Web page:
Get ready for the very first bridgerweight world title fight. It’s been reported in numerous places that Oscar Rivas will face Bryant Jennings on June 18 in Montreal and that the fight, actually a rematch between the two, will go down as the very first bridgerweight title affair. Plenty of fight fans have a major problem when it comes to either taking the bridgerweight division seriously (it’s for “smallish” heavyweights, weighing anywhere from 200 to 224 pounds), or in warming to the idea of it. And the criticism doesn’t look like going anywhere with the announcement of this fight. Rivas, as fans know, KO’d Jennings when the two fought back in January of 2019, with Rivas sending Jennings “Bye Bye” in the 12th and final round of their heavyweight bout.
Looking at the bridgerweight rankings, Rivas is ranked at number-one, so fair enough, but Jennings is not the #2 contender, Kevin Lerena is. So in terms of fairness, not to mention credibility, surely Rivas should be fighting Lerena in the very first bridgerweight title fight? As it is, the #1 ranked bridgerweight in the world will be squaring off with the #3 ranked bridgerweight in the world on June 18. in terms of an actual fight, Rivas-Jennings II is not a bad match-up, if not an especially needed one. No doubt Jennings, 24-4(14) will be looking forward to the chance to avenge the defeat he suffered. But can Jennings do it? The Philly fighter is getting on in years at age 36 and he has not won a fight since back in the summer of 2018, when he scored a TKO over Alexander Dimitrenko. Since then, Jennings has been beaten by Rivas and Joe Joyce, with both defeats coming via stoppage. How much has Jennings got left? Does he really deserve a world title shot at this point?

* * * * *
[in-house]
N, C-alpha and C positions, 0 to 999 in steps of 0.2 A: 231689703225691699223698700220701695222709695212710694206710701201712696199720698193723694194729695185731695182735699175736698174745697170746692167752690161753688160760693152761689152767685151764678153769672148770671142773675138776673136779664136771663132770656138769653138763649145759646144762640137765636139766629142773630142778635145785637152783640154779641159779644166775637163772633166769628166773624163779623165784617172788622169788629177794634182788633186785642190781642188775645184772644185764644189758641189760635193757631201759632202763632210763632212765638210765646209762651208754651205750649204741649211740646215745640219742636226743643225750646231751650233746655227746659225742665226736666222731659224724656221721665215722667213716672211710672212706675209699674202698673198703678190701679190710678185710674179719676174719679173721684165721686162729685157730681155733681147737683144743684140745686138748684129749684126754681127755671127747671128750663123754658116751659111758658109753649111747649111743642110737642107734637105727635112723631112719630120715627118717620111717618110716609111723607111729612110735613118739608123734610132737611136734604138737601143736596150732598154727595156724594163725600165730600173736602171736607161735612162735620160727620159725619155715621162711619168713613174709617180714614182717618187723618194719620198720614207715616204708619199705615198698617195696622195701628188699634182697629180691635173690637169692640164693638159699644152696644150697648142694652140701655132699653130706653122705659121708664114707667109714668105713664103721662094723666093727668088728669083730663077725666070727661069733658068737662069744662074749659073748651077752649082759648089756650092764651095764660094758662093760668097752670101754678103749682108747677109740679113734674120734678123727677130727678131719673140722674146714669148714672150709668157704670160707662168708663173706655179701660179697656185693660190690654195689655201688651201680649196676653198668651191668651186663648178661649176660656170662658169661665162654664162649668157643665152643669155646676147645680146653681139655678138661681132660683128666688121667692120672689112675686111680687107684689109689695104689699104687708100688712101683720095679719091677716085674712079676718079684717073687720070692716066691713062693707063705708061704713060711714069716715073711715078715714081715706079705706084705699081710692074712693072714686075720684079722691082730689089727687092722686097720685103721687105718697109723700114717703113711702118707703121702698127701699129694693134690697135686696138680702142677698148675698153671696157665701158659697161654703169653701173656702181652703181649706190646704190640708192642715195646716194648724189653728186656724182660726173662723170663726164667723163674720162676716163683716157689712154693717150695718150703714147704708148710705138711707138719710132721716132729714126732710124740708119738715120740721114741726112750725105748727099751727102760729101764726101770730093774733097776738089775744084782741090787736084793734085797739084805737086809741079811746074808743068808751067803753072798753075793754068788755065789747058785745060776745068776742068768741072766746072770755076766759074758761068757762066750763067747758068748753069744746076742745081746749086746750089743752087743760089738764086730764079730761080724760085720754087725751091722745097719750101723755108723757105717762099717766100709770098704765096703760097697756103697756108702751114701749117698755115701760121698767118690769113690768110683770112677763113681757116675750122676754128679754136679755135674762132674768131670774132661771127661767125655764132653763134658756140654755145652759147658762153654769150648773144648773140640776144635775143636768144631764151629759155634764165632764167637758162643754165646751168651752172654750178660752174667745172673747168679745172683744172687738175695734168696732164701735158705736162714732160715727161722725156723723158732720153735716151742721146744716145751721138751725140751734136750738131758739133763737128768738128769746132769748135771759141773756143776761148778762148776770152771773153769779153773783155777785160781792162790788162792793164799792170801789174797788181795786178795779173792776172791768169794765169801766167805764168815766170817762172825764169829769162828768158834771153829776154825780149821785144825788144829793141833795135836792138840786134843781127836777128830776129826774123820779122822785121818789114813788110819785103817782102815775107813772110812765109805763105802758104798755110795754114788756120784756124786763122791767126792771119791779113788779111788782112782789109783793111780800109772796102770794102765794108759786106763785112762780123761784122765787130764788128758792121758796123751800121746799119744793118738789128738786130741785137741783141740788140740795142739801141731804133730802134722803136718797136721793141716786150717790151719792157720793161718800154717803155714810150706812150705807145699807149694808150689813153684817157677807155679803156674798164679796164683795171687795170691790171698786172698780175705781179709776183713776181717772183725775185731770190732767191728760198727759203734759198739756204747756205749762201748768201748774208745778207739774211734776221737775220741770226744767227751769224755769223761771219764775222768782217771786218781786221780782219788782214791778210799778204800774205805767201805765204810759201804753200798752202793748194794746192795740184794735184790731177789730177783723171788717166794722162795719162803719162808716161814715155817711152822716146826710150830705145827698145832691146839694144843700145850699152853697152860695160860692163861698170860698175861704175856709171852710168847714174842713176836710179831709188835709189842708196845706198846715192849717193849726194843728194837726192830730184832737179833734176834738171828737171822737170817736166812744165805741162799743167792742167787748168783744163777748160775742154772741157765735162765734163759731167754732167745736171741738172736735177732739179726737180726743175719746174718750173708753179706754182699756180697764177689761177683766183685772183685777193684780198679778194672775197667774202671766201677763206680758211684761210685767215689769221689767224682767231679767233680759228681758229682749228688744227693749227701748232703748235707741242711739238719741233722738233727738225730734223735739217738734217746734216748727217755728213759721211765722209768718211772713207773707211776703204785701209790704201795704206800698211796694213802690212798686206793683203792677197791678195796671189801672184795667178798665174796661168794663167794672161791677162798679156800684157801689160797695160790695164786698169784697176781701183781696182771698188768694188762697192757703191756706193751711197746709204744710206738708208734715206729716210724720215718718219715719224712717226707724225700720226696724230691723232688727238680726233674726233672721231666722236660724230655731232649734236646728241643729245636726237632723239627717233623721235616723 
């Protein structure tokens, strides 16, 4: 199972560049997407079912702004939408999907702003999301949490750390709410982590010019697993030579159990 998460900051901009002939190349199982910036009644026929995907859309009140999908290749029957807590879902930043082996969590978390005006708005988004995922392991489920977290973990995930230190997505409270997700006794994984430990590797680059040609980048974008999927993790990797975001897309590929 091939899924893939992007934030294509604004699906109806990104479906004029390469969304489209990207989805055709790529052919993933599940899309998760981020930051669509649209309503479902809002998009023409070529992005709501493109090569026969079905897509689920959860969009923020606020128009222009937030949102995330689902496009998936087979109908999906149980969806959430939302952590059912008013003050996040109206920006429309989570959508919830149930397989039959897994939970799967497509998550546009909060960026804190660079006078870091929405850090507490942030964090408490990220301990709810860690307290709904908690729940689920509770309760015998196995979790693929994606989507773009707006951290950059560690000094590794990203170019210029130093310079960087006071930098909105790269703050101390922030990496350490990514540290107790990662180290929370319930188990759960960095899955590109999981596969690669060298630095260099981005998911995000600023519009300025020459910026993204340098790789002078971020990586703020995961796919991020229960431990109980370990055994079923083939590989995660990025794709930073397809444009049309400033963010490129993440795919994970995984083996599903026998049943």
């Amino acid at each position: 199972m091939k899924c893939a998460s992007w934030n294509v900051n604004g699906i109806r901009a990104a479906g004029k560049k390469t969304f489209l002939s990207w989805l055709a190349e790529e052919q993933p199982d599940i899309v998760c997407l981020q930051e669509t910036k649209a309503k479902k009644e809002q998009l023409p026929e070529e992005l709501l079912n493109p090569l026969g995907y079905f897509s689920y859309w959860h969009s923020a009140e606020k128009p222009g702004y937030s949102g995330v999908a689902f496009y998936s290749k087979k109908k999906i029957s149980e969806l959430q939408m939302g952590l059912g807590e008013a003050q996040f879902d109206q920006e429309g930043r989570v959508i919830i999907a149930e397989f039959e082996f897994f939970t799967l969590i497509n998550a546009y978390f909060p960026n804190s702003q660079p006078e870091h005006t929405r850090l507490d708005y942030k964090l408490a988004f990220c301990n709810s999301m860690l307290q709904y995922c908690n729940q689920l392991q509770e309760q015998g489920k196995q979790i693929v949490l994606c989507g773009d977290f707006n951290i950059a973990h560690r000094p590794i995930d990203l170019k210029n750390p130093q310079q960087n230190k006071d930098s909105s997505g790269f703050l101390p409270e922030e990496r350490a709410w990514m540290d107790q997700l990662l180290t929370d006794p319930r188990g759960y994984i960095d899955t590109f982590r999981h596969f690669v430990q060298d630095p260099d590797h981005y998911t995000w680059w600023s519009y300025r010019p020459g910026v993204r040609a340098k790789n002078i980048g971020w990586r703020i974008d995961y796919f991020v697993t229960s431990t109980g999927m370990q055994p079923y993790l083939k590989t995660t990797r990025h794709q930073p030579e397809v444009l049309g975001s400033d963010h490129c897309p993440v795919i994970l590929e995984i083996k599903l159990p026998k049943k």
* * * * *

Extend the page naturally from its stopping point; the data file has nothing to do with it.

Rivas, three years the younger man and currently 27-1(19) and, in case you’re interested, 1-0(1) as a bridgerweight, is the fresher fighter by some margin. It’s tough to see Rivas failing to defeat Jennings this time around, in fact, maybe Rivas will get the victory in a similar way to when he first defeated Jennings. Rivas, beaten only by Dillian Whyte, this over a competitive 12 rounds back in July of 2019, has won one fight since dropping his unbeaten record, this a stoppage win over Sylvera Louis in his bridgerweight debut earlier this month. Neither Rivas nor Jennings is an especially big heavyweight and maybe this is why they are agreeing to give the new weight division a try. It could be, though, that both men enter the ring for the rematch weighing almost the same weight they did when they first fought, as heavyweights.
It’s tough to accept the upcoming fight as a “world” title fight, yet on paper at least it is just that. Who knows what will come next assuming Rivas wins. The real glory is at heavyweight – or, should a fighter feel able to drop down in weight and fight in a far more accepted weight division, cruiserweight, the real glory is there also. But is there any glory in winning the bridgerweight title? In time, who knows, maybe this new weight division will become accepted the way the cruiserweight division finally was after a number of years of derision. But if this first world title fight has set the standard for the quality of title fights we can expect to see at bridgerweight, then it could take a very long time indeed.
Again, Rivas-Jennings II could prove to be a good fight (the first fight was pretty close until Rivas rallied and got the late stoppage) and one worth watching. But is anyone really going to look at the winner as a legit world champ?